Democrats are trying to decide if they should have Elizabeth Warren run for President. We all hope so!
Should Elizabeth Warren run for President?
Maybe the real question we ought to be asking ourselves is if it matters who Democrats get as their candidate. That doesn’t mean I’m not completely certain that Donald Trump will win in 2020. The base of the Democrats hate him and the Never Trump Republicans want to get back at him. No one should relax as if it’s a done deal.
But Trump’s opposition will vote for anyone with a “D” next to his or her name.
It would be interesting if a Democrat tried to reach into Trump’s coalition by opposing immigration or back off of the sexual-identity politics. But that would anger the rest of the coalition.
The Hill reports, “Dems mull whether Warren is the one to take on Trump.”
Can Elizabeth Warren win back blue-collar Democrats from President Trump in Michigan, Wisconsin and Pennsylvania?
It’s a question many Democrats are pondering as Warren — one of the leading contenders for her party’s presidential nomination, if she chooses to run in 2020 — goes back and forth with the president over immigration and other issues.
Warren (D-Mass.) has shown an ability to rally and excite progressives, she’s a proven fundraiser and she has policy bona fides from her work in the Senate.
Yet there are creeping doubts among some Democrats that she’s the best candidate to take on Trump.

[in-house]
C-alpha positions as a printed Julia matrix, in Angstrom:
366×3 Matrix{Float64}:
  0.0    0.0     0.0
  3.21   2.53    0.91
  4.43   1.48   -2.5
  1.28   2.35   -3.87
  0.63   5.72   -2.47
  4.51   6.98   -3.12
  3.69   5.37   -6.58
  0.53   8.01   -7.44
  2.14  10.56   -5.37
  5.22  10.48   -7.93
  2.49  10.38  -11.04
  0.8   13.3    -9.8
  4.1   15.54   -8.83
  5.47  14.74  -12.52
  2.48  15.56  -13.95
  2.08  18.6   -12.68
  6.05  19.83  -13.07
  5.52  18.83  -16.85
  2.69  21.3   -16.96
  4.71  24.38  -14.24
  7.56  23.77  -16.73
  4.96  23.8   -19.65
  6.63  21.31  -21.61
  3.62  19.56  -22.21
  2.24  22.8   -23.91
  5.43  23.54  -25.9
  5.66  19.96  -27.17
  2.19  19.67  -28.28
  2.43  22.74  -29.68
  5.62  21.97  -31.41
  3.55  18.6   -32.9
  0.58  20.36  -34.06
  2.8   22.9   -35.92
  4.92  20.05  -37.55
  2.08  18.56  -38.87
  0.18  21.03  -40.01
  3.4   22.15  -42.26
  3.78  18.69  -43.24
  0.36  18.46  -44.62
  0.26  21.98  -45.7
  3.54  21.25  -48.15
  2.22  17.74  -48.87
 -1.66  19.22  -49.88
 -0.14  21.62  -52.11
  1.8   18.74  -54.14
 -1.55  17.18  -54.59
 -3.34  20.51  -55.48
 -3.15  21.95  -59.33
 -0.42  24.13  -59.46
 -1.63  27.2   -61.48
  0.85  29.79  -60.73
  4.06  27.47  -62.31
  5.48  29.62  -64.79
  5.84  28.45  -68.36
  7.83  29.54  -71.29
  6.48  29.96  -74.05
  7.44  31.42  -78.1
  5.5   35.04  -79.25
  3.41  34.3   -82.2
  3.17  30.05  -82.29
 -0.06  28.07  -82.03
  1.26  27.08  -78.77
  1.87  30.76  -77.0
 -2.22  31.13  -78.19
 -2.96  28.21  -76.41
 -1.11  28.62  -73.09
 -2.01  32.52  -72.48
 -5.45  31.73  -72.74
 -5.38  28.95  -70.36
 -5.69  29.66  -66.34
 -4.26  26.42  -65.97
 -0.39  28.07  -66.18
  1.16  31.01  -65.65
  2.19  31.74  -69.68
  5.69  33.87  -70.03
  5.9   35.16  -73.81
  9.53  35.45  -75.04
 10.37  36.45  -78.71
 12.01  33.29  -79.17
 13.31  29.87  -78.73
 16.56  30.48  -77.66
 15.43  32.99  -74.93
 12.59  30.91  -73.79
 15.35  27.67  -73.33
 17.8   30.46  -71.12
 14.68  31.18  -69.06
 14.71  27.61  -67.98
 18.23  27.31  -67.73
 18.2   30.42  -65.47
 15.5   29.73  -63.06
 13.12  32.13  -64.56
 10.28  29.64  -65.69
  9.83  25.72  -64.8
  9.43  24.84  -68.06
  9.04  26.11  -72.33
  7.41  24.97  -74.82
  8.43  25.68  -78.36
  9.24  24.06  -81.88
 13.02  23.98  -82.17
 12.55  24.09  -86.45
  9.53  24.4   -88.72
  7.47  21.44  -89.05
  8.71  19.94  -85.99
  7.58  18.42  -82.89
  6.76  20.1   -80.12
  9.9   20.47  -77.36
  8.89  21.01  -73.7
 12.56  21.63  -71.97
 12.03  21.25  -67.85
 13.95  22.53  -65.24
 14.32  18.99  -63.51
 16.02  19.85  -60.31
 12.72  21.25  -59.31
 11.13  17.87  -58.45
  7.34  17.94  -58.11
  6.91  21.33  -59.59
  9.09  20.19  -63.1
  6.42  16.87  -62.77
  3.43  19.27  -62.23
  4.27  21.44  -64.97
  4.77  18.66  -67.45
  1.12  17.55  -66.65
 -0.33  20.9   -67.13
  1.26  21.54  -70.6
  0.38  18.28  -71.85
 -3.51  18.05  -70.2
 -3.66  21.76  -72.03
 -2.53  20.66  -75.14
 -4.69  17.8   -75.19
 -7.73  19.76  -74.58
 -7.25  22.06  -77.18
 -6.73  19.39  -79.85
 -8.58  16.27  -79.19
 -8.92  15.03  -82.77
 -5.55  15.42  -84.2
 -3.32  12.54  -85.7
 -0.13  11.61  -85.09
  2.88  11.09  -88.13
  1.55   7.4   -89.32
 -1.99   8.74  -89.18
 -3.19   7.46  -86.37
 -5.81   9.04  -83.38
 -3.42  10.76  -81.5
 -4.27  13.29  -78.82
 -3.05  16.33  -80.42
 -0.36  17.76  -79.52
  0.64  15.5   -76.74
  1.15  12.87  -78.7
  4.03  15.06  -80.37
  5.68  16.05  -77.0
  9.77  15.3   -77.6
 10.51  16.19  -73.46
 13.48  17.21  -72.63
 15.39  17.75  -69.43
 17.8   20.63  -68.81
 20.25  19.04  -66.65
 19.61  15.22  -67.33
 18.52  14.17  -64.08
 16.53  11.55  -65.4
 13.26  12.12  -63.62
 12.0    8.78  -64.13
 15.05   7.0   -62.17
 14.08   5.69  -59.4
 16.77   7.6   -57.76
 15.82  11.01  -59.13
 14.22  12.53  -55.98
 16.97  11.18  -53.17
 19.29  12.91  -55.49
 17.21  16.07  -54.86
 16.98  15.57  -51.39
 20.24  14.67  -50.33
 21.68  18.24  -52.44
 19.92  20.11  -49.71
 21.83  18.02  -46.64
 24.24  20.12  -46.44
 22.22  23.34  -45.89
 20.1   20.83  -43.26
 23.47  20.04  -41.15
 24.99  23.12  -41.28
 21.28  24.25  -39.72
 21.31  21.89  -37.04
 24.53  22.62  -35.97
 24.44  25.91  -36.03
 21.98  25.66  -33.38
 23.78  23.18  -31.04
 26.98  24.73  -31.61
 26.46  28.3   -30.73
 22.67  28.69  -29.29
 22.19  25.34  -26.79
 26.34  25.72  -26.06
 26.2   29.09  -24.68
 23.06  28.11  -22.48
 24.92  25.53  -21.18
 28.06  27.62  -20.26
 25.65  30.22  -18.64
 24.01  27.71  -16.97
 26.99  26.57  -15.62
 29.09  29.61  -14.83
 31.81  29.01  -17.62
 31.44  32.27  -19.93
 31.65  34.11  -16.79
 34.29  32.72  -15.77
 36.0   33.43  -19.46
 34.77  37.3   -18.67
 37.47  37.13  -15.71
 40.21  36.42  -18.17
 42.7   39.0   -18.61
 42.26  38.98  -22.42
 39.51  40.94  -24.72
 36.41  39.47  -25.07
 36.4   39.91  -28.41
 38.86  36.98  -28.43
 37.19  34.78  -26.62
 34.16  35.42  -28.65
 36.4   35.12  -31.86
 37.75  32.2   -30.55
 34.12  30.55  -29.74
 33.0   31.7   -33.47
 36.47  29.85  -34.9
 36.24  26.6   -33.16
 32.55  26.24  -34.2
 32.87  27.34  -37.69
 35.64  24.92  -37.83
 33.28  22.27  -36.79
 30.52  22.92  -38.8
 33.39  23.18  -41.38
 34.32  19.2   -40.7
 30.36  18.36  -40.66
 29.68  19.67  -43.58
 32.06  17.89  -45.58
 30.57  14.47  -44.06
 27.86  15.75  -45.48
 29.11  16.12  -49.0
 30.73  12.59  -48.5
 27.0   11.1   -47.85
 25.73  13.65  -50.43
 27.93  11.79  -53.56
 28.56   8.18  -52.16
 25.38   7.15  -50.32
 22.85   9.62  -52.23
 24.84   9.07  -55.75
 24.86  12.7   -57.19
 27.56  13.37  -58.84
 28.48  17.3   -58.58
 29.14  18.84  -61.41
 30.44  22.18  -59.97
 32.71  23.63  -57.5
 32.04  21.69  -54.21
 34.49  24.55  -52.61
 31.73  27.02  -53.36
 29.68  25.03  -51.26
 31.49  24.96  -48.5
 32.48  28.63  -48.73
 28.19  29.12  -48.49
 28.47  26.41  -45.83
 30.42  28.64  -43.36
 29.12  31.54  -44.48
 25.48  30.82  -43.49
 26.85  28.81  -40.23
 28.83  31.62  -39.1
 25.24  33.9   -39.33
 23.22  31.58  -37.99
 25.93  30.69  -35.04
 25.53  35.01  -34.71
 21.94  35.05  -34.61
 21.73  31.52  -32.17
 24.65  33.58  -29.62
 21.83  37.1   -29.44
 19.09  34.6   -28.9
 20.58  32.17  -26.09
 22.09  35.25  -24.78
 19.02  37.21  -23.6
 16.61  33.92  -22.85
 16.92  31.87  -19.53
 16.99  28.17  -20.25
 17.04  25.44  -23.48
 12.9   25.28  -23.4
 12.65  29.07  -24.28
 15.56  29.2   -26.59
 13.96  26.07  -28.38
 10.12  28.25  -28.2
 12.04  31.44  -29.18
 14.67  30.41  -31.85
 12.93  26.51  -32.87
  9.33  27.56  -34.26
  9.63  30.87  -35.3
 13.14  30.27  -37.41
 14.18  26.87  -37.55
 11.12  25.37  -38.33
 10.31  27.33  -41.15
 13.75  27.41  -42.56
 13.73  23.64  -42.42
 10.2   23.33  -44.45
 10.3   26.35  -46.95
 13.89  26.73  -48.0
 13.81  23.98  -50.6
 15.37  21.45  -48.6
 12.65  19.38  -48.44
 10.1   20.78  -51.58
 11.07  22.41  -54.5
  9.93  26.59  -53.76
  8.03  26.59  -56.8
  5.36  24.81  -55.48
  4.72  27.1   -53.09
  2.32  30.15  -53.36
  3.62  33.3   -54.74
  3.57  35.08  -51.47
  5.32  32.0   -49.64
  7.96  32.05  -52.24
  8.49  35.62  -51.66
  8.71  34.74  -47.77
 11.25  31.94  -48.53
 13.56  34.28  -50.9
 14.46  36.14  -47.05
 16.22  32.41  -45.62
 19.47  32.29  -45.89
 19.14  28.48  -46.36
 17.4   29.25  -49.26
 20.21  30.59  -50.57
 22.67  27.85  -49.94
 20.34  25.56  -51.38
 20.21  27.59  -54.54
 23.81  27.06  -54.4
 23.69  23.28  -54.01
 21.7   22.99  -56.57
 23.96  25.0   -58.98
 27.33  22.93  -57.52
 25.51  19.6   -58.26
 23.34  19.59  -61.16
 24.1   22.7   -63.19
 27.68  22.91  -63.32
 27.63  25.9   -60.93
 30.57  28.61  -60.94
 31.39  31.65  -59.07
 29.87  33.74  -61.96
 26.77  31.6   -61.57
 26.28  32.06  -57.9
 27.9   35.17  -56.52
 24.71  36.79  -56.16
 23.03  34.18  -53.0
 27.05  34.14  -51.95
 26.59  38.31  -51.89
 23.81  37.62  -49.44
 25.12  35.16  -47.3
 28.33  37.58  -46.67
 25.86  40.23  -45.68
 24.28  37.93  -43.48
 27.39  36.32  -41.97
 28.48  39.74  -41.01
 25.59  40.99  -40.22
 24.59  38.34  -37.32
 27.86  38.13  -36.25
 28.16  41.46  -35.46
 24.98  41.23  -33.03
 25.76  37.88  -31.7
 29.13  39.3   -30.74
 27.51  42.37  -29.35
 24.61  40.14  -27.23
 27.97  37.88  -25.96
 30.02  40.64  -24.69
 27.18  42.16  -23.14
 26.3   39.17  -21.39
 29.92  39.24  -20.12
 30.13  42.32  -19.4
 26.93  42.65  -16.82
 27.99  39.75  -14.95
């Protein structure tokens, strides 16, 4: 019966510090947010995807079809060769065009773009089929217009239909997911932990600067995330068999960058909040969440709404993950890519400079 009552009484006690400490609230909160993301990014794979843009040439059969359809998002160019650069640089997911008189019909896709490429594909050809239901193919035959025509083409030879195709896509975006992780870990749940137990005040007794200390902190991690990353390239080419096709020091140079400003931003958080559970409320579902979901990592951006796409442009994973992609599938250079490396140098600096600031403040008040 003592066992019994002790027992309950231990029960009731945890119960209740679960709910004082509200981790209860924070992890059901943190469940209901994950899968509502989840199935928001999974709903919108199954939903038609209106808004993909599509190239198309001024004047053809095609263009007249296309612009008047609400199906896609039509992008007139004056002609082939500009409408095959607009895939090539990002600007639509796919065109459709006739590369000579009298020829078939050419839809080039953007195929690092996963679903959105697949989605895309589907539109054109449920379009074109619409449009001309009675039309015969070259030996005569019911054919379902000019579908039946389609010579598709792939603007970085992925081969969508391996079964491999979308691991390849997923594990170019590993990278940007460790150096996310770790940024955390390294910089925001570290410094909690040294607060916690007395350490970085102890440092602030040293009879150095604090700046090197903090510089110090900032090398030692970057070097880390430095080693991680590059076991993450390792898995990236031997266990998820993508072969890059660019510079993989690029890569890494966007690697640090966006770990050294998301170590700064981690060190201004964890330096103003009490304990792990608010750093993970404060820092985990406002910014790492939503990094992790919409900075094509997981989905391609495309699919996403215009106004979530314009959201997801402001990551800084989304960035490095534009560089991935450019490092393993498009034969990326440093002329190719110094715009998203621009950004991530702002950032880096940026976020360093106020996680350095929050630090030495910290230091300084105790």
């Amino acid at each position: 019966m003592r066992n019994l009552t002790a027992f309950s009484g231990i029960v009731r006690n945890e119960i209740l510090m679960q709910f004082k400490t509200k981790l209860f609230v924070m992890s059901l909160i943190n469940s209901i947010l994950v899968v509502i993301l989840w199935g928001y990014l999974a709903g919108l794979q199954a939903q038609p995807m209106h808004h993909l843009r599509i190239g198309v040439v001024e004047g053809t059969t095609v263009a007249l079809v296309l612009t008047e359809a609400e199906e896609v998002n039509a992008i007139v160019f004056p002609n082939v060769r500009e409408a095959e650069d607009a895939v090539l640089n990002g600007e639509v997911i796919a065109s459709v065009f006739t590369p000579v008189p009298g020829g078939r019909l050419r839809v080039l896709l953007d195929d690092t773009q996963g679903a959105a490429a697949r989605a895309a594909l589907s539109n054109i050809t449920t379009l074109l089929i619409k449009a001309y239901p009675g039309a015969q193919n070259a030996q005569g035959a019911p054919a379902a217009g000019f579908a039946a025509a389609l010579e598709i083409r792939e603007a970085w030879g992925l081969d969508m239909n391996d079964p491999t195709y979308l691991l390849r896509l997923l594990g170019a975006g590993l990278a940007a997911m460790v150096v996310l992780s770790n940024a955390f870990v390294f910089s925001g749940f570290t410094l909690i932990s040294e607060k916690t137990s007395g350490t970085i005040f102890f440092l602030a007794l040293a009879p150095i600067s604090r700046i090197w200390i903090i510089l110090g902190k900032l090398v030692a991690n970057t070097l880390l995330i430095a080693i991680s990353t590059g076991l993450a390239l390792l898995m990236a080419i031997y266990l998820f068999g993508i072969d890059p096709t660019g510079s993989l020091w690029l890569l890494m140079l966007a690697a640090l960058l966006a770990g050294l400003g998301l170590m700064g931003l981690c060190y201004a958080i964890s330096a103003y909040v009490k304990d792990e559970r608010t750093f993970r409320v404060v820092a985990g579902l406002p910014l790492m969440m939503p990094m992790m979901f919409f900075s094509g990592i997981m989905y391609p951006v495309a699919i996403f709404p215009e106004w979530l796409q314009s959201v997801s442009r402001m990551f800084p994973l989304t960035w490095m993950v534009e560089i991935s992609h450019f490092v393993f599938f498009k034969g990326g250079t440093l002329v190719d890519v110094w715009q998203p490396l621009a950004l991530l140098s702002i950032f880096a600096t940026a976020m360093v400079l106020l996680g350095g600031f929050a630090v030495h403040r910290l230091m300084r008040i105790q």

Some worry the former Harvard professor will have a tough time winning back the Rust Belt centrists and independents who abandoned Hillary Clinton and Democrats for Trump.
“I just can’t see a blue-collar, Rust Belt guy voting for her,” said one Democratic strategist who has worked on presidential campaigns. “I think the party needs to be realistic about that.”
Some Democrats almost certainly remain shellshocked from the last election after Trump’s surprise win. He became the first Republican to win the states of Pennsylvania and Michigan in a presidential election since 1988 and the first Republican to win Wisconsin since President Reagan in 1984.
If Democrats don’t retake those states in 2020, their chances of winning the Electoral College will fall.
Teeth-gnashing over who is best-positioned to take on Trump, as a result, is already taking place ahead of the midterm elections.
Warren’s gender and her political identity as a voice on the left are both likely to be issues for primary voters sizing up Democratic candidates in potential head-to-head matchups with Trump. Would she be stronger than former Vice President Joe Biden? What about Sen. Bernie Sanders (I-Vt.)? Does the party need the face of a new political generation, such as Sens. Kamala Harris (Calif.), Cory Booker (N.J.) or Kirsten Gillibrand (N.Y.)?
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